What About The Lack Of USB Ports?
Yeah. There you’ve got me. Who at Microsoft decided that one USB port was sufficient? It’s not.
But you don’t need to invest another $100 on a Surface Dock if you don’t want to (though the Surface Dock has other features too if you do). For less than $40 you can get a USB3 hub with Ethernet port, or without Ethernet ports they’re even cheaper still. So for less than $100 you can have a (roughly) 500Gigabyte upgrade to the storage on your Surface Pro 3. Which could breathe more life into your laptop/tablet for years to come.
The Stuff I Used
SanDisk Ultra Fit USB3 Flash Drive
The SanDisk Ultra Fit USB3 Flash Drive. This has been a faithful companion over the years and if you’re looking for a Flash Drive that’s tiny to carry around photos or backup your important stuff to then this is the kiddy.
As you can tell from the article, it’s not the quickest if you want to use it to actually run your OS from. But installing a new OS such as Linux this is worth having around anyway.
Anker USB3 Hub With Ethernet Adaptor
This USB3 Hub with Ethernet Adaptor will expand the number of free USB3 ports on your Surface Pro 3 or Surface Pro 4, allowing you to plug in other devices as well as the USB3 -> SATA SSD mentioned in this article.
It’s worth bearing in mind though that the 5Gbps that the USB3 bus delivers will be shared across all the devices due to this being only one USB3 bus. So, if you do have ethernet plugged in, and your ethernet throughput is 1Gbps then there’s only 4Gbps left for the external SATA drive. Again, it’s unlikely that you’ll be maxxing both out at the same time, but there is potential for that to happen of course.
Now if only Microsoft had built the SP3 with multiple USB3 ports.
Incidentally, the Surface Dock whilst considerably more expensive, provides an extra USB3 hub, meaning you can plug your external SATA SSD into the normal Surface Pro 3 USB port, and then run other peripherals and/or ethernet from the Surface Dock, giving you better throughput potentially.
Will you notice? I doubt it. Is the Surface Dock nice anyway? Yes it is – power, USB, ethernet, mini-display port. One simple magnetic power cord to plug in when you’re working at home and everything else gets activated. Can’t beat a Surface Dock for that 🙂
SanDisk SSD Plus 120GB
The SanDisk SSD Plus 120GB shown to the left there is the very one I am using at the moment and the one which gave the benchmarks for this article. I had been using this one for months in a laptop I converted from spinning disk to SSD. It’s been a great little investment.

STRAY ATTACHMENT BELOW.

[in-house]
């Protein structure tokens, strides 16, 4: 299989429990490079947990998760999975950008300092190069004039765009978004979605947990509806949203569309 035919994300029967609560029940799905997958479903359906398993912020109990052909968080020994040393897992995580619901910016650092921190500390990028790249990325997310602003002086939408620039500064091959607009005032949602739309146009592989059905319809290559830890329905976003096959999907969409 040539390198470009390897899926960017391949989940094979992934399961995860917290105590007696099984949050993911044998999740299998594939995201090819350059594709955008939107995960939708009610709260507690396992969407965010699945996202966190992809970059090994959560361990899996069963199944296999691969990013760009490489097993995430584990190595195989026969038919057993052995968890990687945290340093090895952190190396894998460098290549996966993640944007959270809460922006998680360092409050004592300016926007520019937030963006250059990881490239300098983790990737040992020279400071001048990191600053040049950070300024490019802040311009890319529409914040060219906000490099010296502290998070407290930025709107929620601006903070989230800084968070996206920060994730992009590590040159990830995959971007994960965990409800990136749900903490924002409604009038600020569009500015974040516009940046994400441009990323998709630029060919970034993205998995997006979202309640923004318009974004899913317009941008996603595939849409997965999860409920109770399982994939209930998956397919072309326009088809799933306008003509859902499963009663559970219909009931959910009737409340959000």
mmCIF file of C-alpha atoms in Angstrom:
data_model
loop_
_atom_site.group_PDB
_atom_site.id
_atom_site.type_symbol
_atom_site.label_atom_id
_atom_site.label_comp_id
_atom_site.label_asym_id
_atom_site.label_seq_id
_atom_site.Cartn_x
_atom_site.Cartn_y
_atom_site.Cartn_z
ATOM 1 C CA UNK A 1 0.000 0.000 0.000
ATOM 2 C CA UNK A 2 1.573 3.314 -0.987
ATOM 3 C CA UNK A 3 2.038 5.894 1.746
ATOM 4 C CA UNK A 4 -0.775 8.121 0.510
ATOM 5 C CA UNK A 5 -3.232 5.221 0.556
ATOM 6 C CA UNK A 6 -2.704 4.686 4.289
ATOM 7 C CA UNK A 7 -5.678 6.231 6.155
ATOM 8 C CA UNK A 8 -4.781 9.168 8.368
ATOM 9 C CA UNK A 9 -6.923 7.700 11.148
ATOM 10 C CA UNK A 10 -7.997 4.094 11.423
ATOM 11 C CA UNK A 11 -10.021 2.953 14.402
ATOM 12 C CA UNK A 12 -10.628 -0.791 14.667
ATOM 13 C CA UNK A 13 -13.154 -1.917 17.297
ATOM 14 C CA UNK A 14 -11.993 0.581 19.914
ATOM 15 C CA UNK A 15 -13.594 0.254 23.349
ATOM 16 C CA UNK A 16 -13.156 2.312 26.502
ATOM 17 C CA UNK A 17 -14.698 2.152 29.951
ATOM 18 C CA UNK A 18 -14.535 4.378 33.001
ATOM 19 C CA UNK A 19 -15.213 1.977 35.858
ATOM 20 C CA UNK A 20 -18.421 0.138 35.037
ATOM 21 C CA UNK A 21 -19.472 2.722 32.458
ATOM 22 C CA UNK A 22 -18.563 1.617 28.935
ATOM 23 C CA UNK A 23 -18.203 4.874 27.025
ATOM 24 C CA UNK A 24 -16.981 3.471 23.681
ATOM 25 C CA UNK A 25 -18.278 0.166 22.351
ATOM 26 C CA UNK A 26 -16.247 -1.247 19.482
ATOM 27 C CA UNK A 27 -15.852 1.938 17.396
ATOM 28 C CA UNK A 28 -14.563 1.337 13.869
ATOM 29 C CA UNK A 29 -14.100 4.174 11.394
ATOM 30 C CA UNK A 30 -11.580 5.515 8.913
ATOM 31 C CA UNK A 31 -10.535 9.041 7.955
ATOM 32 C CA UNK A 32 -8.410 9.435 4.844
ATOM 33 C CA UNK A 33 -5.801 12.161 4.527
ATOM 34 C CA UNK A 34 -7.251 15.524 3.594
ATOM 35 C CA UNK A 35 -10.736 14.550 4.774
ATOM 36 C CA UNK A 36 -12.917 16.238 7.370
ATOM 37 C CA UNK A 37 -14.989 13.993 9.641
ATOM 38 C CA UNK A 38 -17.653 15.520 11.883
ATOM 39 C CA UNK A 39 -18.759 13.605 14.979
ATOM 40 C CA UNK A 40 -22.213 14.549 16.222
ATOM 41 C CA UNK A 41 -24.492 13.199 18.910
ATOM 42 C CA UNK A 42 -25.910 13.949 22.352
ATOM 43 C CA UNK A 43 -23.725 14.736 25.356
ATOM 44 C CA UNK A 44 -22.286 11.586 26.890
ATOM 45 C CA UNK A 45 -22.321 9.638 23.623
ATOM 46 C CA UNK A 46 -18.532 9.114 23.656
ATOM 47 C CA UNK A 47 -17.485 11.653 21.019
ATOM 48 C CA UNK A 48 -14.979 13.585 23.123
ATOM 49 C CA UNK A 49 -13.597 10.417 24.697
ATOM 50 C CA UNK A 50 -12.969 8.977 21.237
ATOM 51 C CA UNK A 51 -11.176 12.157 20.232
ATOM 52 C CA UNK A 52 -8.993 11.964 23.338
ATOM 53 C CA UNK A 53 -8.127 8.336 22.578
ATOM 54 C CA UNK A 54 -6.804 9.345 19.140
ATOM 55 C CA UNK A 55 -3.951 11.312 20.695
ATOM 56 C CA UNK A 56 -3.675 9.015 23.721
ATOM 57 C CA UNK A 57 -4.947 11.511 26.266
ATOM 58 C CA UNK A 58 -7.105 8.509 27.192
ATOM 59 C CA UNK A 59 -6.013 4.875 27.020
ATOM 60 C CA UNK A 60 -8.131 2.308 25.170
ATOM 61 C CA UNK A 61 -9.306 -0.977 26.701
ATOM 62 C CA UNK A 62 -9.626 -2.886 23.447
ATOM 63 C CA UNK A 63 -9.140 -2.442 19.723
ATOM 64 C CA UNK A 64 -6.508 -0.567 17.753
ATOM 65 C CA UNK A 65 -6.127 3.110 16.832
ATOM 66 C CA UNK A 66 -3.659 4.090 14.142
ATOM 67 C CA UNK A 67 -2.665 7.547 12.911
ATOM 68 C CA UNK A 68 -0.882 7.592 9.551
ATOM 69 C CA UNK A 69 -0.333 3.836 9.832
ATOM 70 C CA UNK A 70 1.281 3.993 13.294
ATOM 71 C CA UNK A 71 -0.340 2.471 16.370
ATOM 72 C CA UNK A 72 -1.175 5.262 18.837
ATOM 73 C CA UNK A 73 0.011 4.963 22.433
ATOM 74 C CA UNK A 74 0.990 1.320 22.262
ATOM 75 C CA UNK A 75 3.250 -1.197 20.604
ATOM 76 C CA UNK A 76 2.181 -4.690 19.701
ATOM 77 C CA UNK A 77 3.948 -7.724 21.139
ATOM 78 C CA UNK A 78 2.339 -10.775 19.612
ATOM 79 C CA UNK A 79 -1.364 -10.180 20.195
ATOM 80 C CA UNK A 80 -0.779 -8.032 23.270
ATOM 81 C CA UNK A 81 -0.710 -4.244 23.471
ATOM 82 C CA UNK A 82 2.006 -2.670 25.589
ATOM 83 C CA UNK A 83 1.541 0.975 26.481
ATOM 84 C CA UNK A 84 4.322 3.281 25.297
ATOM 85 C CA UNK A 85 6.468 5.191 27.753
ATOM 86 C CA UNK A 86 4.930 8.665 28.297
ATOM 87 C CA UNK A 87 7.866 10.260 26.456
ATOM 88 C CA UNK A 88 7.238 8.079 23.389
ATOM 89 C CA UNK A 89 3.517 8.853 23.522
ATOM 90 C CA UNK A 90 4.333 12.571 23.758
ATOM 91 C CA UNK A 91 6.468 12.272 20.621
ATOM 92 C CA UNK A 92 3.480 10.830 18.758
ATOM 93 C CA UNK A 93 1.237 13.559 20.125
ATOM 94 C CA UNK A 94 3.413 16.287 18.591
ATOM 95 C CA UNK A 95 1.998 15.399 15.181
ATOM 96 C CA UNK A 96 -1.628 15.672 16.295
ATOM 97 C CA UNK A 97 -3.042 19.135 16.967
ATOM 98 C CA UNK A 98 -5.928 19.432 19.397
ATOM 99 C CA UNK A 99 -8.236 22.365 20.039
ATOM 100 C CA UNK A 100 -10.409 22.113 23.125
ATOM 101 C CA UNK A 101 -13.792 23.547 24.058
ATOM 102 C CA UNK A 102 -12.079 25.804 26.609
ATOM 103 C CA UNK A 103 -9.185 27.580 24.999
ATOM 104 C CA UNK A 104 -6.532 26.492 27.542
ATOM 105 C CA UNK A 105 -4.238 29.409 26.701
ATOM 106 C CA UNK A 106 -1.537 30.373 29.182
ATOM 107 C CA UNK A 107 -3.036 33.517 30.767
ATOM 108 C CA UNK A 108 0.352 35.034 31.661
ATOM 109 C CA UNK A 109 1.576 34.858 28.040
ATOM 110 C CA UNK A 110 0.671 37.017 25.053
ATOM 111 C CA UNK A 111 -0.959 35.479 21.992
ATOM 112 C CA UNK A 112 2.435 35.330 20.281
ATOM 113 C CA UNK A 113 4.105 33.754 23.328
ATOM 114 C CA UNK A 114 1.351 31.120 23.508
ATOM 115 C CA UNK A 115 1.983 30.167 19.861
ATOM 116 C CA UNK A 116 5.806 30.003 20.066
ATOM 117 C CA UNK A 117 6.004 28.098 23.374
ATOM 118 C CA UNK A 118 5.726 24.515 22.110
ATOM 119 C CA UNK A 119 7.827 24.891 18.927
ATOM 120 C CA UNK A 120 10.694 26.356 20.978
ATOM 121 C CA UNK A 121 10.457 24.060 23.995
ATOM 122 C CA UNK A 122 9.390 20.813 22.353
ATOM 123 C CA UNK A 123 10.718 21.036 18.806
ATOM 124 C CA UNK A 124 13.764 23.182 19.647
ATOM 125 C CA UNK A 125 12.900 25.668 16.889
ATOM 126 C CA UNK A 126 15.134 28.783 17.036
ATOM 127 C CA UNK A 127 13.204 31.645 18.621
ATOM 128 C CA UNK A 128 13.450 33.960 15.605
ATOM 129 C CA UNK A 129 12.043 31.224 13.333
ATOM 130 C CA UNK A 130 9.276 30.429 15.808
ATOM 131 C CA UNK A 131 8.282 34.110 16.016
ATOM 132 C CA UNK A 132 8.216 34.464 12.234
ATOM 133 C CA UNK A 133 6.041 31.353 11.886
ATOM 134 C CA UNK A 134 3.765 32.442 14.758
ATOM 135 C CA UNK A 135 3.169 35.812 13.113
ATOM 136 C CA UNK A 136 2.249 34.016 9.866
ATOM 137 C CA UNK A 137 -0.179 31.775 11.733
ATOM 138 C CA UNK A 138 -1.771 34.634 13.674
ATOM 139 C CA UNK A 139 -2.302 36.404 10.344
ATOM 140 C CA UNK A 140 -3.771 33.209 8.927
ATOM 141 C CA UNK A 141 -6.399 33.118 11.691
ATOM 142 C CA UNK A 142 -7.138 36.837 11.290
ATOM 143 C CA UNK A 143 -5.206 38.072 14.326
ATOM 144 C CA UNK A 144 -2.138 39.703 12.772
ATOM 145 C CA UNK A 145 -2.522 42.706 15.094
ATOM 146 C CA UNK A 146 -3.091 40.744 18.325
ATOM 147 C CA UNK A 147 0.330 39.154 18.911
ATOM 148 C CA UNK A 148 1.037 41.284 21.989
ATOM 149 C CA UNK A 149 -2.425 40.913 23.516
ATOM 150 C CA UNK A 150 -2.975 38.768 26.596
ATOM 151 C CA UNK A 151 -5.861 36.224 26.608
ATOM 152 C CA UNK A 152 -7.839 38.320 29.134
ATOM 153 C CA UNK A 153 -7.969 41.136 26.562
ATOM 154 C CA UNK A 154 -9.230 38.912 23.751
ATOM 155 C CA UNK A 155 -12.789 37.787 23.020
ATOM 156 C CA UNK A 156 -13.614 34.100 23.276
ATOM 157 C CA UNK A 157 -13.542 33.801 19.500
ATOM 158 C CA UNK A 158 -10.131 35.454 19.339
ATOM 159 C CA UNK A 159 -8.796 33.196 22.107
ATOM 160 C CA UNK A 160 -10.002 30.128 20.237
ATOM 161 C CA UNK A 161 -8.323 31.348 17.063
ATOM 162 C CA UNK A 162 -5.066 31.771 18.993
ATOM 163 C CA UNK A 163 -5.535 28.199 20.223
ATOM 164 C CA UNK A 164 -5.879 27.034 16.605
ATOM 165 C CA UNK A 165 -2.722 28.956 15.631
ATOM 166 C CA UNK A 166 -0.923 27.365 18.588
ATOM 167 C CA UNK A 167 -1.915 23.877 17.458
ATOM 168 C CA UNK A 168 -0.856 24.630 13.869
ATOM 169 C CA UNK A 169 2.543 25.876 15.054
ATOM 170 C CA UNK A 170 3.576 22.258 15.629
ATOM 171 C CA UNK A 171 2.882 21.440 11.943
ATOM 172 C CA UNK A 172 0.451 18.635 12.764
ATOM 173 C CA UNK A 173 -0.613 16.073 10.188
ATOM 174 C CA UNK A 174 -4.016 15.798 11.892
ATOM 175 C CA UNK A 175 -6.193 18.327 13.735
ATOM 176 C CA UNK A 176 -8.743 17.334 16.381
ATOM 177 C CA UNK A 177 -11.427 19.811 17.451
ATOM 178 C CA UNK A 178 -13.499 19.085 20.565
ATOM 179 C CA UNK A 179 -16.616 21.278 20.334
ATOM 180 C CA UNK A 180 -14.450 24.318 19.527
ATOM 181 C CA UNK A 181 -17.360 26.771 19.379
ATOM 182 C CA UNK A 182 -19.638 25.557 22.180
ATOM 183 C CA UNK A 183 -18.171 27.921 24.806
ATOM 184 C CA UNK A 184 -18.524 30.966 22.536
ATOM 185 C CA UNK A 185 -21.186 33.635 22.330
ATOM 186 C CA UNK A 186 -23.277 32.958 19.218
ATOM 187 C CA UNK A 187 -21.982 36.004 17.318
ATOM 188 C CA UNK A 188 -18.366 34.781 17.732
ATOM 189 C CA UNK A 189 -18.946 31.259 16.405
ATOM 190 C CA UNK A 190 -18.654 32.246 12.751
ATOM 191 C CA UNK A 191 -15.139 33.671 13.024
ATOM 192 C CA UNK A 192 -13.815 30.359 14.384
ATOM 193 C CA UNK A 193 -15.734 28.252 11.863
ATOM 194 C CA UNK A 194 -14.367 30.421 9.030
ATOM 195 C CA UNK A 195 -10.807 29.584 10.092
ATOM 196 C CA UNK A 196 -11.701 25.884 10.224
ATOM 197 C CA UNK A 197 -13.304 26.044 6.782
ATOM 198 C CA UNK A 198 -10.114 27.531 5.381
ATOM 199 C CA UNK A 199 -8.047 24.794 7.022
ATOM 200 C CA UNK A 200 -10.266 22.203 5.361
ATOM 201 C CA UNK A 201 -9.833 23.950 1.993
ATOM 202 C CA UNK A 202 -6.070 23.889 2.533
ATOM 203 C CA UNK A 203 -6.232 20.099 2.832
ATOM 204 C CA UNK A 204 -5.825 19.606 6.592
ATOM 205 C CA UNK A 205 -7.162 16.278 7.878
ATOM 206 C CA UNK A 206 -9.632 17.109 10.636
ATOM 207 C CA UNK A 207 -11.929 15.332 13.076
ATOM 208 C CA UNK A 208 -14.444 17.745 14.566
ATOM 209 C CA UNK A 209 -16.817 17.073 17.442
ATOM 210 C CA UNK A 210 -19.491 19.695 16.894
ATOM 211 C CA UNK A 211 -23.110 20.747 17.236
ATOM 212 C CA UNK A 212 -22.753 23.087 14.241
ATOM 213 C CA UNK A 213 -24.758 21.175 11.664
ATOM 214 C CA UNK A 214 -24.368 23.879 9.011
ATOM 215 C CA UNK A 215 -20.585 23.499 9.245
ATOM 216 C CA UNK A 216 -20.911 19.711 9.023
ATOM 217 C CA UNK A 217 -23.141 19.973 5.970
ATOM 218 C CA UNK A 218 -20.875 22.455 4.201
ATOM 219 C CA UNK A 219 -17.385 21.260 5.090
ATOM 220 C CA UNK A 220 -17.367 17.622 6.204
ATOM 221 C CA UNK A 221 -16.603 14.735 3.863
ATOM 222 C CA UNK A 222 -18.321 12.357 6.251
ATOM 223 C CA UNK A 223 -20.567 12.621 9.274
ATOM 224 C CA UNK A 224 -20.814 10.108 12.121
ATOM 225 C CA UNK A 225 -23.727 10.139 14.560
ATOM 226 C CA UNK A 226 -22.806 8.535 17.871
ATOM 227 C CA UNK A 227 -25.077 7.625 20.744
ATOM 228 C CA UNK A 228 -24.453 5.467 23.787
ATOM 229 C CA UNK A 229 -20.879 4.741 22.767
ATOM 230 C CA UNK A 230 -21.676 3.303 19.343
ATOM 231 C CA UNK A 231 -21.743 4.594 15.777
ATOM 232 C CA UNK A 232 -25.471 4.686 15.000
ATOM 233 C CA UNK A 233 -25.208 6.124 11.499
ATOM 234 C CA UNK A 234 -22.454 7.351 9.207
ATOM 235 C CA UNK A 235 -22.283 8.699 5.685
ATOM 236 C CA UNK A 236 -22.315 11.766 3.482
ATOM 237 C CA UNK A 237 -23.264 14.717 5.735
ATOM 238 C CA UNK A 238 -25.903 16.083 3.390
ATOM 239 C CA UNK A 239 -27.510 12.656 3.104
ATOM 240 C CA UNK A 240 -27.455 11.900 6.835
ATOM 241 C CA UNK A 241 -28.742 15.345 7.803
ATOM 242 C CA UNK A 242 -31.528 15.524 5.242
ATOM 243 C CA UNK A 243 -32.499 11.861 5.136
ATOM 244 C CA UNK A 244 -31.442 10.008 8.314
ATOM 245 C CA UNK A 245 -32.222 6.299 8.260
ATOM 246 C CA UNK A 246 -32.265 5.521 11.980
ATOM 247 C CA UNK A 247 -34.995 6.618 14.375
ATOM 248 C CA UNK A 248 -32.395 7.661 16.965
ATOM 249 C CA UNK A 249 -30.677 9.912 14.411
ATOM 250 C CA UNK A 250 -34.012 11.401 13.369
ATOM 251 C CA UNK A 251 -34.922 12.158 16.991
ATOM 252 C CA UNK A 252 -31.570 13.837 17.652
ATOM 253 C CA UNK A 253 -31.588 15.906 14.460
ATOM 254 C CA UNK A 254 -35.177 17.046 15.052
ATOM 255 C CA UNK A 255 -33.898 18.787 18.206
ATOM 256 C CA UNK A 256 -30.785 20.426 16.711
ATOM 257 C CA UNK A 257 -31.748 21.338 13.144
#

Bigger versions are available, but clicking the image will take you to the SanDisk page on Amazon where you can choose a different size if you decide.
Alternatives that I’ve used with no problem are the Western Digital Blue series and Crucial SSD drives. I use a WD Blue in my server and have upgraded old MacBook Pros with the Crucial or the WD Blue. None have let me down yet. I’d stick to those three probably, although there are some cheaper Chinese variants they don’t offer the performance according to Linus Tech Tips anyway.
USB3 to SATA Converter Cable
I had one of these laying around from a previous project – and they often come in handy if you do anything with SATA drives such as cloning, reformatting etc. They’re relatively inexpensive and since most SSD drives don’t expose any circuitry outside the plastic case they all come with, there seems little point in buying a full enclosure at extra expense.
But you could if you wanted to. If you find for some reason that your USB port can’t deliver enough power (not a problem I’ve ever had with laptop drives – and even less so with SSD) then you might need a proper enclosure.
Anyway, this is the one I used to complete the setup. You can see it works pretty well from the benchmarks 🙂
Would This Work On A Surface Pro 4 Too?
Yes, it does. However, bear in mind the Surface Pro 4 internal SSD is an NVME drive and is considerably faster than the SATA interfaced drive of the Surface Pro 3. I haven’t tried it yet, but I will shortly and I’ll report back when I do. I suspect the speed difference might be more noticeable on the SP4.
But overall, if you’ve got a Surface Pro 3 that you need more disk space on, this is definitely a viable solution. You could either use it, as I do, to boot and run Linux without losing any internal Windows drive space. Or you could simply set it up as an additional drive for Windows and then tell Windows that you want any new programs installed to it rather than the C: drive.